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I'm looking to buy a laptop (for a spare) and I'm not ready to spend the amount I did on my first one. The machine will only be used for photo editing. Should I go for the dedicated graphics card or faster CPU? Has there been greater performance differences when using Photoshop with a better/more CPU or GPU?

Specifically I'm asking whether a dedicated GPU will offer a substantial jump in the performance of Photoshop and Lightroom over an integrated one, when compared with a faster CPU.

Note: the question is about comparing hardware performance specifically of the GPU & CPU when using PS & LR (I've done my own tests & research regarding SSDs, RAM, monitors etc. I'm not looking for help in buying a computer, I'll do that on my own...) I'm asking the question here because I assume many people using this site have either experienced or researched the topic and I would like to see what the results were

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Interesting question. There's a little piece on Tom's Hardware that asks the same question as you do. They conclude that it does benefit you if you do a lot of editing with the supported operation. As a bonus there's the benchmark results you can have a look at. You'll notice that integrated GPU's can perform well. Just keep in mind that when it comes to Intel GPU's, they're not built to provide exceptional performance, just enough for the job. –  Peng Tuck Kwok Apr 10 '13 at 2:35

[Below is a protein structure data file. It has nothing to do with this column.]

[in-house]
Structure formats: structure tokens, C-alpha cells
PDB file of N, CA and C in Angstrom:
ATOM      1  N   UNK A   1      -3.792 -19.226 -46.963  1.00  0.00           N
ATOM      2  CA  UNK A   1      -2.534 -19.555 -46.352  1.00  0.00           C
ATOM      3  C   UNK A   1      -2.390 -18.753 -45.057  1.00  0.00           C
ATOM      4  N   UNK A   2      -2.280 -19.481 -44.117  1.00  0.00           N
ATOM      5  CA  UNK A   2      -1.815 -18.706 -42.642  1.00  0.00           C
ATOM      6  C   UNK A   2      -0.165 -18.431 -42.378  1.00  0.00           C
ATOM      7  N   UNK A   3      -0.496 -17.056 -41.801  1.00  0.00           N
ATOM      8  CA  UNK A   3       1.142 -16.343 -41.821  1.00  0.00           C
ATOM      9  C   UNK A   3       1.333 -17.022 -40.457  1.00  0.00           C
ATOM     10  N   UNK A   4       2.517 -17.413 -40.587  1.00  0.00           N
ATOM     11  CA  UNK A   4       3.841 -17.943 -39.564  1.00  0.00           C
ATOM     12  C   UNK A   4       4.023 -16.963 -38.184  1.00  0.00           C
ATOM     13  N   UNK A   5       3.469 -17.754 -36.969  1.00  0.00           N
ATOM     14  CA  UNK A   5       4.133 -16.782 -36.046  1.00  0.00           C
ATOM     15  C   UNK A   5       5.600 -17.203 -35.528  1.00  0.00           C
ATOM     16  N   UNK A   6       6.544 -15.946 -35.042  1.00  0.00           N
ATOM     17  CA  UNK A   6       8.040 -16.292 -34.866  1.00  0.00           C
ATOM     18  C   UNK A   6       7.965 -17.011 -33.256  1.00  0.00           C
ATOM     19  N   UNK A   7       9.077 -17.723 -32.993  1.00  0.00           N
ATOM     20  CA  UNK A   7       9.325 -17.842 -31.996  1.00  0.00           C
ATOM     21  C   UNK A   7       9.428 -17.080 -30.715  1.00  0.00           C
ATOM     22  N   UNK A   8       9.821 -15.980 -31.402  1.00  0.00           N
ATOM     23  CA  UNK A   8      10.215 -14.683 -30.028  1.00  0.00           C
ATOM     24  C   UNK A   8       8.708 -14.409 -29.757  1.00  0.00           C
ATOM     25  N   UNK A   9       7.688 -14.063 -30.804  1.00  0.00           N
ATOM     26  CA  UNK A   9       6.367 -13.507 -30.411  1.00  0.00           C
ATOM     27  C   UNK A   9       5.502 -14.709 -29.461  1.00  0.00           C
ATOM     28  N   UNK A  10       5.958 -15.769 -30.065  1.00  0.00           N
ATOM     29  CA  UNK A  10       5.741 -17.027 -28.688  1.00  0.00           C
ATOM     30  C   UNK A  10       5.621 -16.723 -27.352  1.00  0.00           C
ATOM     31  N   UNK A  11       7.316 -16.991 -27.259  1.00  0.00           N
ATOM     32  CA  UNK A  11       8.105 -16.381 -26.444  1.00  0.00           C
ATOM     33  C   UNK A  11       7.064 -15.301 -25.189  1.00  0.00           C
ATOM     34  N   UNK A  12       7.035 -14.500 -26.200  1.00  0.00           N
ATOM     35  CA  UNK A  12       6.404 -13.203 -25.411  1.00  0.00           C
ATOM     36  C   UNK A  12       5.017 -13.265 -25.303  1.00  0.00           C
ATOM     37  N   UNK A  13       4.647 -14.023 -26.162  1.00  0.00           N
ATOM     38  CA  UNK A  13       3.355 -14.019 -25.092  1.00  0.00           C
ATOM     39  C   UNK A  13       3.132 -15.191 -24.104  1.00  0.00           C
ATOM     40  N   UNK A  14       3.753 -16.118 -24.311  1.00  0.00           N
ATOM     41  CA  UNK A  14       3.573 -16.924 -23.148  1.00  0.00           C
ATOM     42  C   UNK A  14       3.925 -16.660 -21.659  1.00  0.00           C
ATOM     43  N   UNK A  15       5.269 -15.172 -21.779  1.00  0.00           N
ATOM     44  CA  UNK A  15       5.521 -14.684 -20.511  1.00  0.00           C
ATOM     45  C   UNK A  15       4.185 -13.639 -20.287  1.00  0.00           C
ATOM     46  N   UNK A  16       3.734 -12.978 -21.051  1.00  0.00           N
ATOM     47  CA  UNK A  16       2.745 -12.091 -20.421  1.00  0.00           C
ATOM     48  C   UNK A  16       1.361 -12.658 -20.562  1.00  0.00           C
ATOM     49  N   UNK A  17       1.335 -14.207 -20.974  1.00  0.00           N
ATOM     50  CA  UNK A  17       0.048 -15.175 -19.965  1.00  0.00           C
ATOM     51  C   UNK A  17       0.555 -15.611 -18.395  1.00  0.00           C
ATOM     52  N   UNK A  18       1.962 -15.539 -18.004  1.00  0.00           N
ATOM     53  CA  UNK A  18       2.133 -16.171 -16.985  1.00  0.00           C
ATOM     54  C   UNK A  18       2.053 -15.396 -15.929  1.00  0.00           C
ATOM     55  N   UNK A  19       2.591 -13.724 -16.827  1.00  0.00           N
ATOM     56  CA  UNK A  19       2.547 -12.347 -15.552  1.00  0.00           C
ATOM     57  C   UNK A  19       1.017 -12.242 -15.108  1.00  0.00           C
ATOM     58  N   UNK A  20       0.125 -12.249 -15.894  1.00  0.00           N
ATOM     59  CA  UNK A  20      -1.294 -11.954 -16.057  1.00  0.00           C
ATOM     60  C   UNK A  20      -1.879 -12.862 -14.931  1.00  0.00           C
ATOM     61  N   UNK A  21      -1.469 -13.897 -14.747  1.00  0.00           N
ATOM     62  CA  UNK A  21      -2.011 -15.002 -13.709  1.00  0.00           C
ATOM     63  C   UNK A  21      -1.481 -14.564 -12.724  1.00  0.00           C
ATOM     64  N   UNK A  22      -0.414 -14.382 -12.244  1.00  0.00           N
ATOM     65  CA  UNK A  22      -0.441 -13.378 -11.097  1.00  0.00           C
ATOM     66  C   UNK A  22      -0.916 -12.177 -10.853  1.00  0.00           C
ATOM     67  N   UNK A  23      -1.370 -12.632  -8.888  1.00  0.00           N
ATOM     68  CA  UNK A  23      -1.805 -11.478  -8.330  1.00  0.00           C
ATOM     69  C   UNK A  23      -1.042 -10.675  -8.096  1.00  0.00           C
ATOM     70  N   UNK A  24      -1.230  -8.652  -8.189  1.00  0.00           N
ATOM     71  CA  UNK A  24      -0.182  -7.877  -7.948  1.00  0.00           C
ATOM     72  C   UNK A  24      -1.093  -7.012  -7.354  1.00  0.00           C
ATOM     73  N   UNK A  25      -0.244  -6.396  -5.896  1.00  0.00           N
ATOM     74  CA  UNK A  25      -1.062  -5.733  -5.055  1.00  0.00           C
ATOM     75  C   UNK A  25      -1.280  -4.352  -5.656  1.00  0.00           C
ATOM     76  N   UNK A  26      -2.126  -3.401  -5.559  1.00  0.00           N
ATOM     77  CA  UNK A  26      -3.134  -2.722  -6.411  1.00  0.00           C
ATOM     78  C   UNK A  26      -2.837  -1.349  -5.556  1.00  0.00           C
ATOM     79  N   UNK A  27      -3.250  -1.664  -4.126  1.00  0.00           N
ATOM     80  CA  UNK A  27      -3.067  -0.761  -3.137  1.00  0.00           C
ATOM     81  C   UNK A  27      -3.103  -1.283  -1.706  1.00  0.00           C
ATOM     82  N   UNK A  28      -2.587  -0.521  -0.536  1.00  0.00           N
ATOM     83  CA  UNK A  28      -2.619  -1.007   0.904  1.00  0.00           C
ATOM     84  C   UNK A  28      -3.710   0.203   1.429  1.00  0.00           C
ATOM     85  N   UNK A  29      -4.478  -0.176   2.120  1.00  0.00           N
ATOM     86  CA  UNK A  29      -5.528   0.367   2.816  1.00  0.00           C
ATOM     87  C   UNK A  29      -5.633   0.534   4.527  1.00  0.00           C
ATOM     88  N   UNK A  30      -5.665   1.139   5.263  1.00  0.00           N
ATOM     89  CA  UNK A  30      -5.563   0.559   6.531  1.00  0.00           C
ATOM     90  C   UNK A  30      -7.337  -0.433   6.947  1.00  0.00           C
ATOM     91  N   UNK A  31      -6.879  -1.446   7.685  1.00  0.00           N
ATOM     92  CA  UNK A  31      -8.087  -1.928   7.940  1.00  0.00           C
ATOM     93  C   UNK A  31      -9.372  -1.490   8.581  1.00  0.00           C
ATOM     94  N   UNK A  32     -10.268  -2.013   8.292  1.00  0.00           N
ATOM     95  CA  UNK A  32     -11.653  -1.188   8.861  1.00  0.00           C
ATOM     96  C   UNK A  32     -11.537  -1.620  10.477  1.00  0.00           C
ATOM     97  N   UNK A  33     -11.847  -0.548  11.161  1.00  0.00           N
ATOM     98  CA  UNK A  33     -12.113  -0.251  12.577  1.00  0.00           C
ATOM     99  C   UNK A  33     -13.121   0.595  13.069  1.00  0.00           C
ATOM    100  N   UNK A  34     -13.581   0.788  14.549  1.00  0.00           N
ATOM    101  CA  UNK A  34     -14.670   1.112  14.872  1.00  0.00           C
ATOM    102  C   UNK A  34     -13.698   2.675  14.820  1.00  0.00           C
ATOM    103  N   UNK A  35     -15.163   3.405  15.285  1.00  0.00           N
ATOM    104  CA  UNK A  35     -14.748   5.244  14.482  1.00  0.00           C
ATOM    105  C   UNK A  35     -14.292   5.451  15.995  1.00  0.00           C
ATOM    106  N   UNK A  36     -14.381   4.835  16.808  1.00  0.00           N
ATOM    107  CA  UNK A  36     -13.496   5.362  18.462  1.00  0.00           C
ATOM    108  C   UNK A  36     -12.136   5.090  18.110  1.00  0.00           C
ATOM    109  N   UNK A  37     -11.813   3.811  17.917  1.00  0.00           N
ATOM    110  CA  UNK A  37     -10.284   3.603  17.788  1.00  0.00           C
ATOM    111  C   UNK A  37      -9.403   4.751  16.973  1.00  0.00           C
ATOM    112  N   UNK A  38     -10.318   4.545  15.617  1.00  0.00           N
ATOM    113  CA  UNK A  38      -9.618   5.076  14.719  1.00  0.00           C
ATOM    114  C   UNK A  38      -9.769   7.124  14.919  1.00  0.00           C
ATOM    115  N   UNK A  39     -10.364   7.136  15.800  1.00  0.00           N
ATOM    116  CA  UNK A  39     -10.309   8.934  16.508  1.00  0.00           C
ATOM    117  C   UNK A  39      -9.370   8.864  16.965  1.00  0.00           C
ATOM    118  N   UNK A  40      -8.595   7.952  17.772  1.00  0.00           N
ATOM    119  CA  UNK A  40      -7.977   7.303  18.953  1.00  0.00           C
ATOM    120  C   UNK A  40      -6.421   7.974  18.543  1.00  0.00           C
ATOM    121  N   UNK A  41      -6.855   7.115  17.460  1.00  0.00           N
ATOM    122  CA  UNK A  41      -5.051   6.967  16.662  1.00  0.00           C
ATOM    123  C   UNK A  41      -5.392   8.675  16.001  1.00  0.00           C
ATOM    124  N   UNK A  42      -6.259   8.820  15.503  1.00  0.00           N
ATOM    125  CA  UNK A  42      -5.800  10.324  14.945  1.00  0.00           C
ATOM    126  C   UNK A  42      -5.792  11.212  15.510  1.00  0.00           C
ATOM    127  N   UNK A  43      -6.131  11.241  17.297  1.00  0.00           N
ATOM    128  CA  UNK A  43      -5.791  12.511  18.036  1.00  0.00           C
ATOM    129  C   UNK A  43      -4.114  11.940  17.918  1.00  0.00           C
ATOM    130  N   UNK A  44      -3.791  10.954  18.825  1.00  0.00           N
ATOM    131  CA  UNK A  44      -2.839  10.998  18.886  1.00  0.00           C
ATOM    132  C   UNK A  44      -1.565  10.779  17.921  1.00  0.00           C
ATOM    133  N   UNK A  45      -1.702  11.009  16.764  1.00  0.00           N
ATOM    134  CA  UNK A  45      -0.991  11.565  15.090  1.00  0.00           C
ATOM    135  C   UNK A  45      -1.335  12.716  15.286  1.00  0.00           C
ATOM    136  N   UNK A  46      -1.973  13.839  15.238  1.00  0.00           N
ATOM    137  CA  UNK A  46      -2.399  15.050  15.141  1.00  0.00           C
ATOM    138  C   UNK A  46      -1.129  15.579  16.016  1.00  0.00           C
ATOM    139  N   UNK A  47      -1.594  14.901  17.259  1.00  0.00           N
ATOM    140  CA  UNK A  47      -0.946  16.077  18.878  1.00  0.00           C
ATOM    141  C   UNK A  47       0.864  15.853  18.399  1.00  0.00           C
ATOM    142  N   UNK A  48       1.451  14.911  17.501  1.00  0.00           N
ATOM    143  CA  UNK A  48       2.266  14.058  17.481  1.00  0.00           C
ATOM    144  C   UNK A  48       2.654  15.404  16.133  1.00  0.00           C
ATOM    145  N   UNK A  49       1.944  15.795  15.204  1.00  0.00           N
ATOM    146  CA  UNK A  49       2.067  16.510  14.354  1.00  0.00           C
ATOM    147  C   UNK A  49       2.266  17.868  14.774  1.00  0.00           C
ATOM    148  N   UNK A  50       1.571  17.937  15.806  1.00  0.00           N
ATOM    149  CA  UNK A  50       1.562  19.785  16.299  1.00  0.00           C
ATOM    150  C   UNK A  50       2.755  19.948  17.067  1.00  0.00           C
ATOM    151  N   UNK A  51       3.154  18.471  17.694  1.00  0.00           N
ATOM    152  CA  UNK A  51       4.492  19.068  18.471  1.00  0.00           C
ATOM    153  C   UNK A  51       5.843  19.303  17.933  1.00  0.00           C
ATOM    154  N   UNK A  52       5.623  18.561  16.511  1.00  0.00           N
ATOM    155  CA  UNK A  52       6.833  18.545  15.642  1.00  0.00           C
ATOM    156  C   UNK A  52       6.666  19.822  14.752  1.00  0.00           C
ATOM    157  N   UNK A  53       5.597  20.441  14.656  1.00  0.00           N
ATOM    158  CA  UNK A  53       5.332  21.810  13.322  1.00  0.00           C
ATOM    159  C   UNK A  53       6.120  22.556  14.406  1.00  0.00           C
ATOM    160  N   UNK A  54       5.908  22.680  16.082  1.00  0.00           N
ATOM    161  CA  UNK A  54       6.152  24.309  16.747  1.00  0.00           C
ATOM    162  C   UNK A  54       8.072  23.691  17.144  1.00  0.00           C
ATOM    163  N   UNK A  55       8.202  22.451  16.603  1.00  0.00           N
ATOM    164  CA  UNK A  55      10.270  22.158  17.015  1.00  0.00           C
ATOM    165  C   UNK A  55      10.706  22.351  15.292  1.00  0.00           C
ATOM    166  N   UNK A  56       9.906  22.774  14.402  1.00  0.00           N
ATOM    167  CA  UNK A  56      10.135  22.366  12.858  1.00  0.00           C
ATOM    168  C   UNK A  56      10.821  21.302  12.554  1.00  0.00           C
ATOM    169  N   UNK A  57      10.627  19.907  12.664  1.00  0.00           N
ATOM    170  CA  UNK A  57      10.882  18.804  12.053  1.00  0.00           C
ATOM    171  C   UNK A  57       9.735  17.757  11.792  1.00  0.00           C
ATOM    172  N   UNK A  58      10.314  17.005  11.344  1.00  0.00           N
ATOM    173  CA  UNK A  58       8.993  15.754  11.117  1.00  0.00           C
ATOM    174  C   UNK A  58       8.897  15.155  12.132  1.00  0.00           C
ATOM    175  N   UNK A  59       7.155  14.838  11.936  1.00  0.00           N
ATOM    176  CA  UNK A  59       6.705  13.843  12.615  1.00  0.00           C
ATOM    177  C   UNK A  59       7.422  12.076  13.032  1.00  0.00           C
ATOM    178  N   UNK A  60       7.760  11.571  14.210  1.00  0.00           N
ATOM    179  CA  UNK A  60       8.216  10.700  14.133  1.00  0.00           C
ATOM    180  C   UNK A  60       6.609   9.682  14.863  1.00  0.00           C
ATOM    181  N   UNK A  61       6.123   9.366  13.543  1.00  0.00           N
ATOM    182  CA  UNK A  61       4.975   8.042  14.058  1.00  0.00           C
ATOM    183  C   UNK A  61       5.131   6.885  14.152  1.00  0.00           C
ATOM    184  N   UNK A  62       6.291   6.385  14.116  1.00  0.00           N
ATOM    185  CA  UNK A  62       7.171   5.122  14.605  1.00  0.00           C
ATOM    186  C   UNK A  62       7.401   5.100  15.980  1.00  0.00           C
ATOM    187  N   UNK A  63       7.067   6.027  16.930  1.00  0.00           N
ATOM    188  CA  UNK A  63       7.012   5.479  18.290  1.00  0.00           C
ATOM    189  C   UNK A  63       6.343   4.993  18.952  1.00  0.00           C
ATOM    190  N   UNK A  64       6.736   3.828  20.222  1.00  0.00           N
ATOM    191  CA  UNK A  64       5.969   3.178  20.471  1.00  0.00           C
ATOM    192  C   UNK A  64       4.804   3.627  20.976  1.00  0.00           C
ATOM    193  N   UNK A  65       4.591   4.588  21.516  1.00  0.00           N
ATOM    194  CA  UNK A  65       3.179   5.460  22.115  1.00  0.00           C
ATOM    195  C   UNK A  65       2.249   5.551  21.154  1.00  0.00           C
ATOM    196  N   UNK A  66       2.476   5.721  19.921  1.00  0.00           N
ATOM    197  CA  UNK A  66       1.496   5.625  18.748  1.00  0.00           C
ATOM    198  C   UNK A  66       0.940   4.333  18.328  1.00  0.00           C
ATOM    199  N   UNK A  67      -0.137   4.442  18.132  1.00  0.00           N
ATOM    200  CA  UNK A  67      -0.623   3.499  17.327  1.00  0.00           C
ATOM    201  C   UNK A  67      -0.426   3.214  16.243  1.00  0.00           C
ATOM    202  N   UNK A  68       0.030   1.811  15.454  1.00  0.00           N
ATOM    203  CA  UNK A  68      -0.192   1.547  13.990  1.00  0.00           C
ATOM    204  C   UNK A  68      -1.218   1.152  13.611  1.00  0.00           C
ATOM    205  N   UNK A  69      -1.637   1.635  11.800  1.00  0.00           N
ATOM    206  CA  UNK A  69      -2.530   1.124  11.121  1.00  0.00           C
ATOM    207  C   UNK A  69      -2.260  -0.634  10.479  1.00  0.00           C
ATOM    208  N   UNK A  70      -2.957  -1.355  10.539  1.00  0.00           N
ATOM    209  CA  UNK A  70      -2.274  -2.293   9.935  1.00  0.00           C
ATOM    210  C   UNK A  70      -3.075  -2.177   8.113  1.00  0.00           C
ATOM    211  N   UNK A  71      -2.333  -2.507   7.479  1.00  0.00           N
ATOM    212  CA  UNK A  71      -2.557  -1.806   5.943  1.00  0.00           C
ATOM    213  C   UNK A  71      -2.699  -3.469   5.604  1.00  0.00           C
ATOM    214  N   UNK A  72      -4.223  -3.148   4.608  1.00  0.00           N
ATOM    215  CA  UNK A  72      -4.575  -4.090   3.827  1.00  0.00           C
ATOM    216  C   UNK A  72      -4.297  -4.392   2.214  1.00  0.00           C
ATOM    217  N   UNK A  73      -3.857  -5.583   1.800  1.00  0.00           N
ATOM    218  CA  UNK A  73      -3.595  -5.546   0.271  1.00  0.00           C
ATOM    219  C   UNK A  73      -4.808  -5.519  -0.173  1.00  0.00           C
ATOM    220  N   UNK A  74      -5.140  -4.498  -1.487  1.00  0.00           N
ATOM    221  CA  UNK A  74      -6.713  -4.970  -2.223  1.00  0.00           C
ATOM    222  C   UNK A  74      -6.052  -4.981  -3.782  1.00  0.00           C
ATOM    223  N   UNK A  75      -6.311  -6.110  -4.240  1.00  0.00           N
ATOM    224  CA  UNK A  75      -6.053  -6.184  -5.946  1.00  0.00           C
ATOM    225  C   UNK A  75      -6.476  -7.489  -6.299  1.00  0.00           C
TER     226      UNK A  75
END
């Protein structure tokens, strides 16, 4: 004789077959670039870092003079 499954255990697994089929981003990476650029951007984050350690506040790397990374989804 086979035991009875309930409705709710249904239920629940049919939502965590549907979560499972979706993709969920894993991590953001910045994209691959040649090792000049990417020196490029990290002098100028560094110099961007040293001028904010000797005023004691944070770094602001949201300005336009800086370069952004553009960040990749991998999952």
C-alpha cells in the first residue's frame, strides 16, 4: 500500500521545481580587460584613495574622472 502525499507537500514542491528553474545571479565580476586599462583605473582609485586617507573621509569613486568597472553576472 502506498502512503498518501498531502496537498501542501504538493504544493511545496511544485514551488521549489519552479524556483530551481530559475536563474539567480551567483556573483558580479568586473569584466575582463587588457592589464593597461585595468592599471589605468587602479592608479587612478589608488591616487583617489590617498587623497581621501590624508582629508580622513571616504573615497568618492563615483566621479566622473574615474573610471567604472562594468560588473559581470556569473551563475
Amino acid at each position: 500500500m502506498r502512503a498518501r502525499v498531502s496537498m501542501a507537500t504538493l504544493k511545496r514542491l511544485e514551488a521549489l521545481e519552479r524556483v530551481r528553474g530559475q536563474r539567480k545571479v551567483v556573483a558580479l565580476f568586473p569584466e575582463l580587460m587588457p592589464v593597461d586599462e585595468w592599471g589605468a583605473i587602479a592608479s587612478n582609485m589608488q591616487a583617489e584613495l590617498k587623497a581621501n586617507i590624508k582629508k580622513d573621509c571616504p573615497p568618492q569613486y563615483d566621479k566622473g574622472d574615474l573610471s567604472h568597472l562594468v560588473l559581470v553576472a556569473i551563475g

7 Answers 7

up vote 21 down vote accepted

You are asking two very different questions, because Adobe Photoshop Lightroom and Adobe Photoshop of course do not have the same system requirements or use the same system resources.

Adobe Photoshop Lightroom 4

Graphics Card:

Lightroom does not currently utilize the GPU for performance improvements. It is outlined in the Lightroom documentation here.

Lightroom requires a video card that can run the monitor at its native resolution. Built-in, default cards that ship with most desktop or laptop systems typically suffice for Lightroom.

Processor:

From Adobe:

The minimum system requirements to run Lightroom are just that: the minimum you need for Lightroom to operate. Additional RAM and a faster processor, in particular, can yield significant performance benefits.

Adobe Photoshop CS6

Graphics Card:

Photoshop CS6 does utilize the graphics processing unit for enhanced performance. Here is some detail from Adobe staff:

Some features require a compatible video card to work; if the video card or its driver is defective or unsupported, those features will not work at all. Other features use the video card for acceleration and if the card or driver is defective those features will run more slowly.

Additional info here.

Processor:

From Adobe:

Photoshop CS5 and CS6 require a multicore Intel processor (Mac OS) or a 2 GHz or faster processor (Windows). Photoshop generally runs faster with more processor cores, although some features take greater advantage of the additional cores than others.

Recommendation

If you have already maxed out your RAM and storage options, I would then decide which program speed and efficiency are more important to you. For example if you are a much heavier user of Lightroom, I would choose processor over GPU. If you are much heavier user of Photoshop, it is a harder decision, and really gets into the specific processor model and GPU model(which I won't go into here, and would be better suited for superuser.com). If it is a desktop model, I personally would go with the CPU over GPU since it is likely you can upgrade the GPU anyways.

To answer your secondary question, if you are using an older version of Photoshop that does not have heavy requirements on the GPU, you still need a graphics card to handle things like Windows and the actual display on your monitor, it just won't be used by Photoshop to offload the heavy tasks it does with many new features.